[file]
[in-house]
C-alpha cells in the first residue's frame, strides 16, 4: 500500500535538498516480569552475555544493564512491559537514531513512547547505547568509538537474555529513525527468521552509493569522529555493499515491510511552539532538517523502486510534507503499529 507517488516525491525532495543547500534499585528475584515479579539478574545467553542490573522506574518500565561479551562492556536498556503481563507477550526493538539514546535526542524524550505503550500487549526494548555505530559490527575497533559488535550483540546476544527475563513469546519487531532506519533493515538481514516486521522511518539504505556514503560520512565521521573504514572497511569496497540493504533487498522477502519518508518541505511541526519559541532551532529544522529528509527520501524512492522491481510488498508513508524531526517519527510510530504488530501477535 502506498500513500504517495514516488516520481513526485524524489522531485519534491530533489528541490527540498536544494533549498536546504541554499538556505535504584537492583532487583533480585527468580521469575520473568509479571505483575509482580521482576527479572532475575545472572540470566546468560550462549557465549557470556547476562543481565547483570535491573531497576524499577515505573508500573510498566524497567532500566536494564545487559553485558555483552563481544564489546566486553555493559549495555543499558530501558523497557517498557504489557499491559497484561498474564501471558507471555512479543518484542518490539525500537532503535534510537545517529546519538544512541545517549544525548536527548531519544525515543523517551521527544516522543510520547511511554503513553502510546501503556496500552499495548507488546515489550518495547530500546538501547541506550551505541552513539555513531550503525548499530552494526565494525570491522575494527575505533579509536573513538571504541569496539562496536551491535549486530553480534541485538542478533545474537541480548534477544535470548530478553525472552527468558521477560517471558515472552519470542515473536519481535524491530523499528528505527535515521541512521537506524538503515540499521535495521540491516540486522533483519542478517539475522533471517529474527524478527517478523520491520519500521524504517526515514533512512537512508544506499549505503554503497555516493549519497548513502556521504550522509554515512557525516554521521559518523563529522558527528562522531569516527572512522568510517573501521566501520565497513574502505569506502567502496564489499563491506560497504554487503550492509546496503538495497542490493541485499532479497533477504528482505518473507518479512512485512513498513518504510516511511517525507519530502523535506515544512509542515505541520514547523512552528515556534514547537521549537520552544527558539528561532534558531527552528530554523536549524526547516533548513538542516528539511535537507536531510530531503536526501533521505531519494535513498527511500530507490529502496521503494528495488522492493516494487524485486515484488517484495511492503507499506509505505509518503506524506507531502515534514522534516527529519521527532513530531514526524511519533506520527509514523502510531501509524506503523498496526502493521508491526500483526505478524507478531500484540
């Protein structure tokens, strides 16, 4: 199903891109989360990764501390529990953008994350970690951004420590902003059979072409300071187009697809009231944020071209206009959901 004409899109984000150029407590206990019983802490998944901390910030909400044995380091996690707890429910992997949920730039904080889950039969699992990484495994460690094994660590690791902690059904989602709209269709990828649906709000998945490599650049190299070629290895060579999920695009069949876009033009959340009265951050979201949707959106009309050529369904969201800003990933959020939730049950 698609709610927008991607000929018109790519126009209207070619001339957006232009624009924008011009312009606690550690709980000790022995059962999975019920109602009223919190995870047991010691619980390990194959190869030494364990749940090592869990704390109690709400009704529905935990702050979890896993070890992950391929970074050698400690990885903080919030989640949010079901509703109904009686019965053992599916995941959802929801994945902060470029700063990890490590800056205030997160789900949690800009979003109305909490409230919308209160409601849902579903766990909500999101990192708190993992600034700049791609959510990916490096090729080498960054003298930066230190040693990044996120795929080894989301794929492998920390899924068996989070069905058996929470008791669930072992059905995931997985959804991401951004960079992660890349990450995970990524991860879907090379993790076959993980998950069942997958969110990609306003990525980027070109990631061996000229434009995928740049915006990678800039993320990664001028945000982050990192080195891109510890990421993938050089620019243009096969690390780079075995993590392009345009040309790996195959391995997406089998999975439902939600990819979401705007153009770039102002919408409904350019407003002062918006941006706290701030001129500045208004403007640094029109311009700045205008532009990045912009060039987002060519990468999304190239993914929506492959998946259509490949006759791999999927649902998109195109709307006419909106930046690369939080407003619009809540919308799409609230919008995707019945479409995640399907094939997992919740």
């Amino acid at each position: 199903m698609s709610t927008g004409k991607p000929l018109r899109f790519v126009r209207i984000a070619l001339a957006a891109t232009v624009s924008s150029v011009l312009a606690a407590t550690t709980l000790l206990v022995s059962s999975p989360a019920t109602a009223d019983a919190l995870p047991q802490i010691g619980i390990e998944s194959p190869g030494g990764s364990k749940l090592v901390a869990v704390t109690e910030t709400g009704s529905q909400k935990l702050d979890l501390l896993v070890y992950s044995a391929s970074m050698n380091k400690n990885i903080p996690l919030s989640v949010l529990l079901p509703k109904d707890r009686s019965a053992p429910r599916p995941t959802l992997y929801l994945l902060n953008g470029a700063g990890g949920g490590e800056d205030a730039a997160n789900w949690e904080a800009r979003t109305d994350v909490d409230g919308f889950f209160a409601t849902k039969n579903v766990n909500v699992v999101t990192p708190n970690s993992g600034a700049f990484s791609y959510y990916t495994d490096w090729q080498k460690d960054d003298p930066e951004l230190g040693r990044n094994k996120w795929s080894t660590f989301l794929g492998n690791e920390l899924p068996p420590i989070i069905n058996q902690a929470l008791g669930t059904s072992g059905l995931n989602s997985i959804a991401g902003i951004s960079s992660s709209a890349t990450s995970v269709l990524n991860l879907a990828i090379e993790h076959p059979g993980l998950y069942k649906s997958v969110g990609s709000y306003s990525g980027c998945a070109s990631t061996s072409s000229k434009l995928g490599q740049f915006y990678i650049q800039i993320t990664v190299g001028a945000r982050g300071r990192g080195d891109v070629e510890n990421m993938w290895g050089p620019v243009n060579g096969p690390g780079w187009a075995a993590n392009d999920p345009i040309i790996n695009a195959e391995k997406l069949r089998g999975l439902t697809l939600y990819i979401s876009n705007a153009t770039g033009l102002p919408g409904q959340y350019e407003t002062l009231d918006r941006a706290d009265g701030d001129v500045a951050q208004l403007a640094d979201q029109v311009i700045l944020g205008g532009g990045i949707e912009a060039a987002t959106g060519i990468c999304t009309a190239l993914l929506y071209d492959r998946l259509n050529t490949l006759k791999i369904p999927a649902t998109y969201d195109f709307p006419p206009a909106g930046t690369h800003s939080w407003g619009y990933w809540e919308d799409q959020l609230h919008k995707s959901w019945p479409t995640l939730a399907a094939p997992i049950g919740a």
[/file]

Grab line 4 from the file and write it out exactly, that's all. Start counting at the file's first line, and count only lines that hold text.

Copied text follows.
């Amino acid at each position: 199903m698609s709610t927008g004409k991607p000929l018109r899109f790519v126009r209207i984000a070619l001339a957006a891109t232009v624009s924008s150029v011009l312009a606690a407590t550690t709980l000790l206990v022995s059962s999975p989360a019920t109602a009223d019983a919190l995870p047991q802490i010691g619980i390990e998944s194959p190869g030494g990764s364990k749940l090592v901390a869990v704390t109690e910030t709400g009704s529905q909400k935990l702050d979890l501390l896993v070890y992950s044995a391929s970074m050698n380091k400690n990885i903080p996690l919030s989640v949010l529990l079901p509703k109904d707890r009686s019965a053992p429910r599916p995941t959802l992997y929801l994945l902060n953008g470029a700063g990890g949920g490590e800056d205030a730039a997160n789900w949690e904080a800009r979003t109305d994350v909490d409230g919308f889950f209160a409601t849902k039969n579903v766990n909500v699992v999101t990192p708190n970690s993992g600034a700049f990484s791609y959510y990916t495994d490096w090729q080498k460690d960054d003298p930066e951004l230190g040693r990044n094994k996120w795929s080894t660590f989301l794929g492998n690791e920390l899924p068996p420590i989070i069905n058996q902690a929470l008791g669930t059904s072992g059905l995931n989602s997985i959804a991401g902003i951004s960079s992660s709209a890349t990450s995970v269709l990524n991860l879907a990828i090379e993790h076959p059979g993980l998950y069942k649906s997958v969110g990609s709000y306003s990525g980027c998945a070109s990631t061996s072409s000229k434009l995928g490599q740049f915006y990678i650049q800039i993320t990664v190299g001028a945000r982050g300071r990192g080195d891109v070629e510890n990421m993938w290895g050089p620019v243009n060579g096969p690390g780079w187009a075995a993590n392009d999920p345009i040309i790996n695009a195959e391995k997406l069949r089998g999975l439902t697809l939600y990819i979401s876009n705007a153009t770039g033009l102002p919408g409904q959340y350019e407003t002062l009231d918006r941006a706290d009265g701030d001129v500045a951050q208004l403007a640094d979201q029109v311009i700045l944020g205008g532009g990045i949707e912009a060039a987002t959106g060519i990468c999304t009309a190239l993914l929506y071209d492959r998946l259509n050529t490949l006759k791999i369904p999927a649902t998109y969201d195109f709307p006419p206009a909106g930046t690369h800003s939080w407003g619009y990933w809540e919308d799409q959020l609230h919008k995707s959901w019945p479409t995640l939730a399907a094939p997992i049950g919740a």